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Flaming June

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Flaming June
ArtistFrederic Leighton
MediumOil on canvas
Dimensions120 cm × 120 cm (47 in × 47 in)
LocationMuseo de Arte de Ponce, Ponce, Puerto Rico

Flaming June is a painting by Sir Frederic Leighton, produced in 1895. Painted with oil paints on a 47-by-47-inch (1,200 mm × 1,200 mm) square canvas, it depicts a sleeping woman in a sensuous version of his classicist Academic style. It is Leighton's most recognisable work, and is much reproduced in posters and other media.

Flaming June disappeared from view in the 1930s and was rediscovered in the 1960s. It was auctioned shortly after, during a period of time known to be difficult for selling Victorian era paintings, where it failed to sell for its low reserve price of US$140 (the equivalent of $1,126 in modern prices). After the auction, it was promptly purchased by the Museo de Arte de Ponce in Ponce, Puerto Rico. It is currently on loan to the Royal Academy of Arts in London, where it will be on display until 12 January 2025.[1]



Flaming June was first begun as a motif to adorn a marble bath in one of Leighton's other works, Summer Slumber. He became so attached to the design that he decided to create it as a painting in its own right.

The funereal solemnity of Michelangelo's monumental nude has been considerably warmed up, by the Victorian painter, in the act of appropriating and adapting it. Leighton has arranged matters in such a way that, although clothed, his somnolent girl's many charms are alluringly displayed for the delectation of the viewer – who is implicitly put in the position of a voyeur... Her cheeks are flushed, reddened with a blush suggesting that somehow she knows she is being watched, even though she is sleeping.[2]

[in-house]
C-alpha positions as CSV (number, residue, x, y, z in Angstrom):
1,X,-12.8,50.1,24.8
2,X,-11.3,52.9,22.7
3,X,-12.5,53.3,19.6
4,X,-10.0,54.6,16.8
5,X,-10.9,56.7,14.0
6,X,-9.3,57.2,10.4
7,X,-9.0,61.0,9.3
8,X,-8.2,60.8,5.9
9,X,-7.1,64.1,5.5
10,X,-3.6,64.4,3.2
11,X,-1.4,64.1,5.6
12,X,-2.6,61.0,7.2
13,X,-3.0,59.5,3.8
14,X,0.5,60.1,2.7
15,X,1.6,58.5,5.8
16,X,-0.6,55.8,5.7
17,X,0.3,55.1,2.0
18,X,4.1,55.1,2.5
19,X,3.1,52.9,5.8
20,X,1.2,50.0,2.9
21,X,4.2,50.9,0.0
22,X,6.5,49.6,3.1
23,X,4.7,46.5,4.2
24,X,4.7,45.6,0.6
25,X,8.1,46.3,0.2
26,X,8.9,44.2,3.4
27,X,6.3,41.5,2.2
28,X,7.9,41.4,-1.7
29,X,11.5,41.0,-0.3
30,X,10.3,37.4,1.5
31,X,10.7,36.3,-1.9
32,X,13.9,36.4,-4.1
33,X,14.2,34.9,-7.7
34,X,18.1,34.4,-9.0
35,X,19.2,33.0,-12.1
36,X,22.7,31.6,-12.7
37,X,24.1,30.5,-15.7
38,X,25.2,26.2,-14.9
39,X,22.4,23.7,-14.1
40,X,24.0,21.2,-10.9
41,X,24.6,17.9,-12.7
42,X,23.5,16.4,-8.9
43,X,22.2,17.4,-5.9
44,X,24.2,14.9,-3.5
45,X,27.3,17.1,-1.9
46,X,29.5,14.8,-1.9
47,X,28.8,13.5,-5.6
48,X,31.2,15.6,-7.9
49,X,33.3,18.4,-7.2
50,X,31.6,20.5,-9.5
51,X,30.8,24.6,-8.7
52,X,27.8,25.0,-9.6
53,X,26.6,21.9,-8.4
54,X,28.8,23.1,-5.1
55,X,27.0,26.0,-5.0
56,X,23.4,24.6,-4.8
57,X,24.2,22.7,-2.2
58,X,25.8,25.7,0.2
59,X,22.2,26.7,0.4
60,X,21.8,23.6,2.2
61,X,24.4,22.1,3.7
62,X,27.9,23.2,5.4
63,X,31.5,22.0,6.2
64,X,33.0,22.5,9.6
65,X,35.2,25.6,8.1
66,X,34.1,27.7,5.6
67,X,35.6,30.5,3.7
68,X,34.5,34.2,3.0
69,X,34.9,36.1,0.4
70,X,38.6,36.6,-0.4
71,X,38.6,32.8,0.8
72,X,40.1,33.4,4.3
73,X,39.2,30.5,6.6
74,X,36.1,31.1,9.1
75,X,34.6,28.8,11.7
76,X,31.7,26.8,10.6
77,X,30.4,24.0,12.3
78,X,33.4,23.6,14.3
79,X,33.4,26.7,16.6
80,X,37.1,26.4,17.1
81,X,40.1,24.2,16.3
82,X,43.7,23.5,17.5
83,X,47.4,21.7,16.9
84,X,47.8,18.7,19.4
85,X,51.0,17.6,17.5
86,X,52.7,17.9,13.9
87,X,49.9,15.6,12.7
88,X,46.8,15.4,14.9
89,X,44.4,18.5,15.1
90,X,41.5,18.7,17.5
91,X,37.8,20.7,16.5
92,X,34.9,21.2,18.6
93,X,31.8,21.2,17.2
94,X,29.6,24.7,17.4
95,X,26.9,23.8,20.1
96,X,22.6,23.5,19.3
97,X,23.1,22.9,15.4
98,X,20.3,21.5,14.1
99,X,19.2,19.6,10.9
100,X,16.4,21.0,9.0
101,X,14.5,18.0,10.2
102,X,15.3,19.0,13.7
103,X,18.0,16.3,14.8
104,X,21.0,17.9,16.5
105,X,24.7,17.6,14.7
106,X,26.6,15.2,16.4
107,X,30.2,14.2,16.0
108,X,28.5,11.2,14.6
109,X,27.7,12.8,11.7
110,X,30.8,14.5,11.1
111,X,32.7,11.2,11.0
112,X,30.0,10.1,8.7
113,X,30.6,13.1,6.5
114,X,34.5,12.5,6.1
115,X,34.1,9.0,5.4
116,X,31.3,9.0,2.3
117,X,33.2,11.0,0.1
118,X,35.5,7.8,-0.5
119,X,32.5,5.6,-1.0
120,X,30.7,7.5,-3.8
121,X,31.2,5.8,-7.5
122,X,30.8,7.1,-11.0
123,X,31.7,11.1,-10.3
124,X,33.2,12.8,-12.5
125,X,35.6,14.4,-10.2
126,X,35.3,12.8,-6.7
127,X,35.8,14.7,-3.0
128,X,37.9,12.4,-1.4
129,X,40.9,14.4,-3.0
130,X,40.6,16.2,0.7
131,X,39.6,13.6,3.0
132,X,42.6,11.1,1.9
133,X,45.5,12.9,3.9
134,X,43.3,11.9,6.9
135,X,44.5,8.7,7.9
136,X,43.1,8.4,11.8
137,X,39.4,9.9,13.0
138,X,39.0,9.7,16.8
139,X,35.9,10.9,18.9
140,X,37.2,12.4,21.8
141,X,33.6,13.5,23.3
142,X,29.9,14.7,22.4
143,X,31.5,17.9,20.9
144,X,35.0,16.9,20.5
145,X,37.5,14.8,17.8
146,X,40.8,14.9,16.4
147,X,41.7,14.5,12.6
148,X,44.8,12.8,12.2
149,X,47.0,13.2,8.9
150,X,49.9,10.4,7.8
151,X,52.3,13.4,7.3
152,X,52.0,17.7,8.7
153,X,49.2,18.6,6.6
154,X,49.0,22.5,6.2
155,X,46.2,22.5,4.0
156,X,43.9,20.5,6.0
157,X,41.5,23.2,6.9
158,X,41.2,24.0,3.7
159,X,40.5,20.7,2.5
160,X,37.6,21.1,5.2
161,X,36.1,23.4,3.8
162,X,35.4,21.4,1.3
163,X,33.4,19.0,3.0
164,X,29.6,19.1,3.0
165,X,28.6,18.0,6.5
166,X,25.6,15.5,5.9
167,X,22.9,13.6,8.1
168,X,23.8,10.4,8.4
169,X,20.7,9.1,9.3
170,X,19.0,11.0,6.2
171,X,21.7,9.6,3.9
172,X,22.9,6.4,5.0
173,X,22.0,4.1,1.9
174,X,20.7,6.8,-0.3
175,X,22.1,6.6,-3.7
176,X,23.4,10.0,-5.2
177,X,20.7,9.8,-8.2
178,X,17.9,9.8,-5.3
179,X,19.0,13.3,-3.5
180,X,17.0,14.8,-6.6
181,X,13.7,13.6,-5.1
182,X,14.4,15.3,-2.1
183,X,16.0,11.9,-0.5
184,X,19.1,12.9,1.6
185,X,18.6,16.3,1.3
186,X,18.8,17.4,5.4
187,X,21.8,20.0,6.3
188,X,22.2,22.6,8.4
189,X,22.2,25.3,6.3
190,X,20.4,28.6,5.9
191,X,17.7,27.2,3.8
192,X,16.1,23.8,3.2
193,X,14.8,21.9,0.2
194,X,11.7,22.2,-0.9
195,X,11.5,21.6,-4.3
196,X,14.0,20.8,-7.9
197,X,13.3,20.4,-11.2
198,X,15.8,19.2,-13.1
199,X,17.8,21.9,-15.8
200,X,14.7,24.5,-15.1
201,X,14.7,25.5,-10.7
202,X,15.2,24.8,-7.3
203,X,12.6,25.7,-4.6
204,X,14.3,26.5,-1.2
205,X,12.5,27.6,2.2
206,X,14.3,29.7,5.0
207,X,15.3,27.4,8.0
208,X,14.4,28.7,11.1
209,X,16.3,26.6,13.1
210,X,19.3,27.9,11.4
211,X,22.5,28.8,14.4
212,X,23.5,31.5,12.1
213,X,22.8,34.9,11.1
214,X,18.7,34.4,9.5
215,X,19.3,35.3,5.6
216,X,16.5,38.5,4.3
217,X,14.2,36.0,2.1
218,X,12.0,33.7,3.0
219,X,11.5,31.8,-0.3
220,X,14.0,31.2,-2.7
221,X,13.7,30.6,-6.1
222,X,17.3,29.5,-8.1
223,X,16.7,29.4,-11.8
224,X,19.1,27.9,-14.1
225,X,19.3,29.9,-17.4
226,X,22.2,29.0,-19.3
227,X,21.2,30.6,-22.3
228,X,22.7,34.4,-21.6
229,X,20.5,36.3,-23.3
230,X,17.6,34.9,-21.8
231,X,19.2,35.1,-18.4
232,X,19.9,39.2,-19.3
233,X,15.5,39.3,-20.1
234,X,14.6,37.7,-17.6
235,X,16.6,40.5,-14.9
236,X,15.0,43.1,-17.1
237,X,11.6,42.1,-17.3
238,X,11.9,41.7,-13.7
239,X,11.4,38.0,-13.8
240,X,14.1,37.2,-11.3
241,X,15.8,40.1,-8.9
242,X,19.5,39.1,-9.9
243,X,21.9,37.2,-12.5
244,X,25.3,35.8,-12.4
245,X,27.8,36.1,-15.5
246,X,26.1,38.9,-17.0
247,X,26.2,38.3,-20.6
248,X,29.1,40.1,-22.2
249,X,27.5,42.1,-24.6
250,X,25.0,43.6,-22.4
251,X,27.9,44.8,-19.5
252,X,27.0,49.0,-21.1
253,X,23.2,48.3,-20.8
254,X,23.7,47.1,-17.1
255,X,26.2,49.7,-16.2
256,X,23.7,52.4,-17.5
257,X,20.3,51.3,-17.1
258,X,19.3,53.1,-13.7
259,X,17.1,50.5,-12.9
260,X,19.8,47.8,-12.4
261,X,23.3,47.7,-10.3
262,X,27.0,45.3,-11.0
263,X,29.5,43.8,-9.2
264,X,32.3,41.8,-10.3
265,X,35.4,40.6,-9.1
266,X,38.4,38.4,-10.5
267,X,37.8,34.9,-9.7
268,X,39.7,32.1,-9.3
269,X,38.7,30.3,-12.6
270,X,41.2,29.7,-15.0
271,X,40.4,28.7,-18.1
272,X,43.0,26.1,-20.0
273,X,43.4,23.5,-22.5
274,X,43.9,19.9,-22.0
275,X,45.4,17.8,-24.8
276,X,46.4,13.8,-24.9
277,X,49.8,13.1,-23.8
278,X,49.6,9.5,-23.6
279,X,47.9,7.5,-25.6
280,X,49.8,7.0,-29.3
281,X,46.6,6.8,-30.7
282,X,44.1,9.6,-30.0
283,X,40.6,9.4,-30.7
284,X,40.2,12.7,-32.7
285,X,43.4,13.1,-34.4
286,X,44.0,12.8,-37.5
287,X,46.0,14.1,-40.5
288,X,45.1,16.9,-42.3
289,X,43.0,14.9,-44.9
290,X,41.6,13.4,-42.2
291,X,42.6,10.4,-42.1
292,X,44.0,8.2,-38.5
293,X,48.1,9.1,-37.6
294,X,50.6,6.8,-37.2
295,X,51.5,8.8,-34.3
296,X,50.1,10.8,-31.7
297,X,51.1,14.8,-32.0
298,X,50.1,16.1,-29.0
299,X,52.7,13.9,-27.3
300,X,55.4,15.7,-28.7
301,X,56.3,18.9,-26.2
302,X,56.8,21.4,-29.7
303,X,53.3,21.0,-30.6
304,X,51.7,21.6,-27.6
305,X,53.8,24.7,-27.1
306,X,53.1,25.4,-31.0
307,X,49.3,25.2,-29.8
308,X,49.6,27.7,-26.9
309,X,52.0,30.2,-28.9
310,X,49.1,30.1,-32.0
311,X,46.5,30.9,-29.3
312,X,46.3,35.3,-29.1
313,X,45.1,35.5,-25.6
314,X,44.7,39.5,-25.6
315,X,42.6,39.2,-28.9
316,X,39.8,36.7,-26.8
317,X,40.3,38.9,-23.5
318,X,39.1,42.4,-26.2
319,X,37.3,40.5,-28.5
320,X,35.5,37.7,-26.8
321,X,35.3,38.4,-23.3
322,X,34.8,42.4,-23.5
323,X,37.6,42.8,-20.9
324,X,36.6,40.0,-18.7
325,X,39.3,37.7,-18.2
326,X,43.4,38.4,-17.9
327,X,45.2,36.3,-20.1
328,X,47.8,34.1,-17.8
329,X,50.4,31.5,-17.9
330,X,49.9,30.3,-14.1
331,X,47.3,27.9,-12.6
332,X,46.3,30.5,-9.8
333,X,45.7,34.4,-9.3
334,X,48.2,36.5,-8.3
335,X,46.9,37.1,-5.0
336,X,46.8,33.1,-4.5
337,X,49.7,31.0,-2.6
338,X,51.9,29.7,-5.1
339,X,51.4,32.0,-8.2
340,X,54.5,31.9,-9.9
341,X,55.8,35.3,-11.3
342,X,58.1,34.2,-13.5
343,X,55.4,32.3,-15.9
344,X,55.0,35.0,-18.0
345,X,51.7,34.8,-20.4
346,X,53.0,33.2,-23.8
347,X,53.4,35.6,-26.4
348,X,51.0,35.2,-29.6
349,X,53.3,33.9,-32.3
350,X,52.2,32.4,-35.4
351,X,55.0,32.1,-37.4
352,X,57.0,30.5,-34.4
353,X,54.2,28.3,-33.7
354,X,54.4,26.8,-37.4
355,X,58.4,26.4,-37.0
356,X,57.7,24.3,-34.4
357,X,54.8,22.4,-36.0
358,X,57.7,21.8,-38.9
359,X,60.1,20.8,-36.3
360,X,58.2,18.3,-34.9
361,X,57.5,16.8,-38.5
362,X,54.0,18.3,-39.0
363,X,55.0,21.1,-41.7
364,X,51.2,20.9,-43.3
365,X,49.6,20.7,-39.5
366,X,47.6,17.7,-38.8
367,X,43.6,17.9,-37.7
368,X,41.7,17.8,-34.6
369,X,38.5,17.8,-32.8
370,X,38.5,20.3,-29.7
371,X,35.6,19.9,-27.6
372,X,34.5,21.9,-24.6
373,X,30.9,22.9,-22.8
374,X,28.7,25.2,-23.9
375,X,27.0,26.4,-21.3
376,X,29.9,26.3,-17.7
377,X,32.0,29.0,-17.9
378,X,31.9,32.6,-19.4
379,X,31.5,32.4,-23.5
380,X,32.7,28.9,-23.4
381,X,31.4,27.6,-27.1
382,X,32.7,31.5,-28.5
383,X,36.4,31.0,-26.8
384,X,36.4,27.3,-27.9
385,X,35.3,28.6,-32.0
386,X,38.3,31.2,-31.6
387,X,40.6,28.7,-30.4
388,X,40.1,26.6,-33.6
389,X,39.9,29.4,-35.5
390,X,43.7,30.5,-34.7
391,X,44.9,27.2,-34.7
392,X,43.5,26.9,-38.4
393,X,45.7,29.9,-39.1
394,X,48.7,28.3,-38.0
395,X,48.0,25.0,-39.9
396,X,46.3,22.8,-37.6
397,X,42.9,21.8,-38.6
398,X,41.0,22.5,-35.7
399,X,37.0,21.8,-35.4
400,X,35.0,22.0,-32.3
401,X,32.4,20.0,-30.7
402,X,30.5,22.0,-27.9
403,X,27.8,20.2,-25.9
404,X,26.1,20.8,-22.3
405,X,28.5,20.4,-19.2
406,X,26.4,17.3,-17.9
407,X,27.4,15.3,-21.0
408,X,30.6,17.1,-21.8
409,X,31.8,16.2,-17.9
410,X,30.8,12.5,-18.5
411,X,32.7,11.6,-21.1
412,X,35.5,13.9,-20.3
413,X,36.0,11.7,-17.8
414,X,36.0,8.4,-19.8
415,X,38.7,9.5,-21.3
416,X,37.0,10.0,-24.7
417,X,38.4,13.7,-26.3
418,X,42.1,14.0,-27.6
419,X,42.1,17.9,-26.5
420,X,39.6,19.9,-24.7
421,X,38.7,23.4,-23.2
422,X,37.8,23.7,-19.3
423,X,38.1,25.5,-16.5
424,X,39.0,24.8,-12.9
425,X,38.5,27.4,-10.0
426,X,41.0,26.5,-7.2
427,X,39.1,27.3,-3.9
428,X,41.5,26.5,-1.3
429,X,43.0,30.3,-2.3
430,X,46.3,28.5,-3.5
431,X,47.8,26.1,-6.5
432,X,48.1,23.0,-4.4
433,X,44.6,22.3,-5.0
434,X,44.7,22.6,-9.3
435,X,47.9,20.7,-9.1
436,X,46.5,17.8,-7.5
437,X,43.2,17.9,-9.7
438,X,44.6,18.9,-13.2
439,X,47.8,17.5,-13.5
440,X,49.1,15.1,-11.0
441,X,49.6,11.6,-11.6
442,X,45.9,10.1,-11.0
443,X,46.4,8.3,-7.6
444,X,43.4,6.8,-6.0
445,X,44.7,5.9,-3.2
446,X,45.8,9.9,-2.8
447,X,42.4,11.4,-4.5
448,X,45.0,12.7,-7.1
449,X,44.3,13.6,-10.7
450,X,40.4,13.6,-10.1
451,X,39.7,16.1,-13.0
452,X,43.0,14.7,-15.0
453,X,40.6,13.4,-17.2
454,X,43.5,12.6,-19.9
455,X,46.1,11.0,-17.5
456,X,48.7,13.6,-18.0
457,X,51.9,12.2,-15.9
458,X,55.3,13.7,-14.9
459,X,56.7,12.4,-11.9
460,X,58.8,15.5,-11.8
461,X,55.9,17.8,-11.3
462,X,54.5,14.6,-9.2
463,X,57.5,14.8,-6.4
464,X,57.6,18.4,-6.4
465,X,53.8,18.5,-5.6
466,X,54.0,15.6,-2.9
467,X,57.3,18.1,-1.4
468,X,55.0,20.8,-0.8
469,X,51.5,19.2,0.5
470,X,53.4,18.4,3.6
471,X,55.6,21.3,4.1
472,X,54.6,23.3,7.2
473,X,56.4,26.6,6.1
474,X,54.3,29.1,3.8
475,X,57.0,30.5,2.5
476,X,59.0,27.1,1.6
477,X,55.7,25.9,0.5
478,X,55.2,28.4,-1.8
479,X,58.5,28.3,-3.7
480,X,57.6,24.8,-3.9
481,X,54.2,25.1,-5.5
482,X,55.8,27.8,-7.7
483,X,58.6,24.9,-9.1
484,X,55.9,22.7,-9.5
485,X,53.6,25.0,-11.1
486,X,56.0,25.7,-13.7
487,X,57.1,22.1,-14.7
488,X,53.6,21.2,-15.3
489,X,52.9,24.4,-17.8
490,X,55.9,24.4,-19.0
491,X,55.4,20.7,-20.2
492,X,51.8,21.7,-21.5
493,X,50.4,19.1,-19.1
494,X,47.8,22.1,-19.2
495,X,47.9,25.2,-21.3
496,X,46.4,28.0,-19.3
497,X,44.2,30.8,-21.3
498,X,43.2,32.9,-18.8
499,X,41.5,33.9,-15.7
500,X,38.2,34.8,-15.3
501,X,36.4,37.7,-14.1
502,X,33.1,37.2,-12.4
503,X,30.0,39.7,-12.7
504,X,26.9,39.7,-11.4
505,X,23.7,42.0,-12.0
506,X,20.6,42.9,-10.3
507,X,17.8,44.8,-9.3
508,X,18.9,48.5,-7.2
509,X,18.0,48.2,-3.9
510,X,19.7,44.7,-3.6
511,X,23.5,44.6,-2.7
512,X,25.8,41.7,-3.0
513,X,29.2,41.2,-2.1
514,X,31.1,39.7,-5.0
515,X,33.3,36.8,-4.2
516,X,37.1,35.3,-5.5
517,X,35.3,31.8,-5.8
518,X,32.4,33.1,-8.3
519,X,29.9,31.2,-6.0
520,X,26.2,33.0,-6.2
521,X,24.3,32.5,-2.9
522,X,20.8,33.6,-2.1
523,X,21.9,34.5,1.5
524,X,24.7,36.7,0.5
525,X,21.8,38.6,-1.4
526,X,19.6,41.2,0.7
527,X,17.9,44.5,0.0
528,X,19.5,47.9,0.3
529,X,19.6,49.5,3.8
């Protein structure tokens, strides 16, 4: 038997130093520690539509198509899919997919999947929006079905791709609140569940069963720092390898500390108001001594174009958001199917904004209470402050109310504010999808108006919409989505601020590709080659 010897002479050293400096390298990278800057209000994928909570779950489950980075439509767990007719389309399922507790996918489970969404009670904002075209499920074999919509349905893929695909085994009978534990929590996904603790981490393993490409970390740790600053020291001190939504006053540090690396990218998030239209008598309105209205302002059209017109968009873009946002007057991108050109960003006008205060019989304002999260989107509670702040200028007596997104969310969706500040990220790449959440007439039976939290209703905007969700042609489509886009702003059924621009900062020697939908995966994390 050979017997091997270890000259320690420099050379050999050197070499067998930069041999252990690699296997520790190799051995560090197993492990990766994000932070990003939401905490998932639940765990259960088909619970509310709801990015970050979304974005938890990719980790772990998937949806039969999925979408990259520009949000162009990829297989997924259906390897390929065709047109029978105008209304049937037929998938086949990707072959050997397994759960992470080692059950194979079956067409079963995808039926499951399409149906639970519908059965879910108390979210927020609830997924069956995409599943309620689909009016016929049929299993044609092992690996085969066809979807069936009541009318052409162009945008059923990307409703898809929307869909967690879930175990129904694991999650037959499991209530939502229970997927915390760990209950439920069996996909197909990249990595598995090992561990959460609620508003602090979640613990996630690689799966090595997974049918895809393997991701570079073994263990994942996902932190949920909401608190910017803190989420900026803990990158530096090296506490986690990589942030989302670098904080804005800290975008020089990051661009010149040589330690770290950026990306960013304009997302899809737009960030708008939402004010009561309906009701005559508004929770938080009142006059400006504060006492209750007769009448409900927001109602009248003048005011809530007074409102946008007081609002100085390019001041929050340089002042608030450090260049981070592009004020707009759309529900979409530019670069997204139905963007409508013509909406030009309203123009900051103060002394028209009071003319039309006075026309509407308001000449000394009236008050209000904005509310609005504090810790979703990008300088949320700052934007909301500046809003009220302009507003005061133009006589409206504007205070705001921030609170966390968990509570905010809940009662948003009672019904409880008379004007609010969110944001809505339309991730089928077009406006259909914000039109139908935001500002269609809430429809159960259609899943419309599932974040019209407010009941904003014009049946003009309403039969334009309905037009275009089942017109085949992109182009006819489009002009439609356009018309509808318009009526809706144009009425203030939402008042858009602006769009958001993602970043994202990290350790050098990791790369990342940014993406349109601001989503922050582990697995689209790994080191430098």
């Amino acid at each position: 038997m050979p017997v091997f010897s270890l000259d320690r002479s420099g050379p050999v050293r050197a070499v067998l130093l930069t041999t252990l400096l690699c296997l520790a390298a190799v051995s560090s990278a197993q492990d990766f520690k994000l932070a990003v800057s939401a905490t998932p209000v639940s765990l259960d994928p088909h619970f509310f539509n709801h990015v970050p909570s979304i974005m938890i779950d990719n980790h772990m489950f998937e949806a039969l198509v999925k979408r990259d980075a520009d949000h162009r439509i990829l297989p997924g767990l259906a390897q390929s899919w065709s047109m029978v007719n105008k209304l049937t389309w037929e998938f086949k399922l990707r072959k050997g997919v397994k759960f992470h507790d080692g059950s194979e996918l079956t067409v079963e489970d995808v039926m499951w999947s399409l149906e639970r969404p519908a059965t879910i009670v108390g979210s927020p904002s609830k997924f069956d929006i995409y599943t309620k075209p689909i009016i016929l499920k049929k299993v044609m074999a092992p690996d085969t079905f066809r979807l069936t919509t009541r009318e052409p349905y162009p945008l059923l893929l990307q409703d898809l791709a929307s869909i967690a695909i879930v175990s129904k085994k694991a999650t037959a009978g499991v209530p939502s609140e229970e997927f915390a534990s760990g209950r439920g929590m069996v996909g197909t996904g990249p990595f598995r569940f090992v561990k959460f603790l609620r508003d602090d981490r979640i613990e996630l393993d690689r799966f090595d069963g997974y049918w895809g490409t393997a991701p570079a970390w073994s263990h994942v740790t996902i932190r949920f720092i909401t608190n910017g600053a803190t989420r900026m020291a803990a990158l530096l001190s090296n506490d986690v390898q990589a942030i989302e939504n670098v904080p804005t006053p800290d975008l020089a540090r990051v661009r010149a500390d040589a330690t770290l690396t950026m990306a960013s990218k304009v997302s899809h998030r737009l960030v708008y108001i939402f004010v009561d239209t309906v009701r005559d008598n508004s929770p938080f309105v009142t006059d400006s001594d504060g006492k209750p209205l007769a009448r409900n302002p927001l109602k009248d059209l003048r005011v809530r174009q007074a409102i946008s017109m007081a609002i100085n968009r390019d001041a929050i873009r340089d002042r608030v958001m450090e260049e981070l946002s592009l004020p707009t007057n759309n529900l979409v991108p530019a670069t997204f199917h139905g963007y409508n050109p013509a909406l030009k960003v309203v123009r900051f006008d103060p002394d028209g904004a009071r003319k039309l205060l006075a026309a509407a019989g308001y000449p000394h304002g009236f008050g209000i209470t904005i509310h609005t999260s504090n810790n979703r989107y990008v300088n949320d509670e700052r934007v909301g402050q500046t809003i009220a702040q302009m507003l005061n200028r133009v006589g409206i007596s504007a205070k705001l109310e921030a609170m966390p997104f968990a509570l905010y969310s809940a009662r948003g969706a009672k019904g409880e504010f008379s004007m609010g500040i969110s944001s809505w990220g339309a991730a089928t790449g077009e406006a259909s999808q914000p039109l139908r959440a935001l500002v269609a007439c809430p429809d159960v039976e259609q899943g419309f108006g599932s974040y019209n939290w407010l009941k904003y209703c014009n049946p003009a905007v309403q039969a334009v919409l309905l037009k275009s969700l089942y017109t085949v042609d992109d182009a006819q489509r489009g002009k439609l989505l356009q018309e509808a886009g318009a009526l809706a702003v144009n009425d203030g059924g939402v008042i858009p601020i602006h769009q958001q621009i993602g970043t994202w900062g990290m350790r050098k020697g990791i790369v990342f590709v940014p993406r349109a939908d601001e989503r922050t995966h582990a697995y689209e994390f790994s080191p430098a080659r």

According to art historian Andrew Graham-Dixon "her pose is loosely modelled on that of Michelangelo's famous statue of Night, in the Medici Tombs in Florence, which Leighton regarded as one of the supreme achievements of Western art."[2] The position of the sleeping woman gave Leighton a great deal of trouble. He made several preliminary sketches to determine the way in which she should lie; in particular he had difficulty making the angle of her right arm look natural. His studies show that the picture went through at least four evolutionary sketches before Leighton came to the end result. Out of these studies, four are nude and one is draped.[3] The draped figure looks the least lifelike, demonstrating Leighton's claimed need to draw from a naked model to achieve a fidelity to nature.

The toxic oleander branch in the top right possibly symbolizes the fragile link between sleep and death.[4]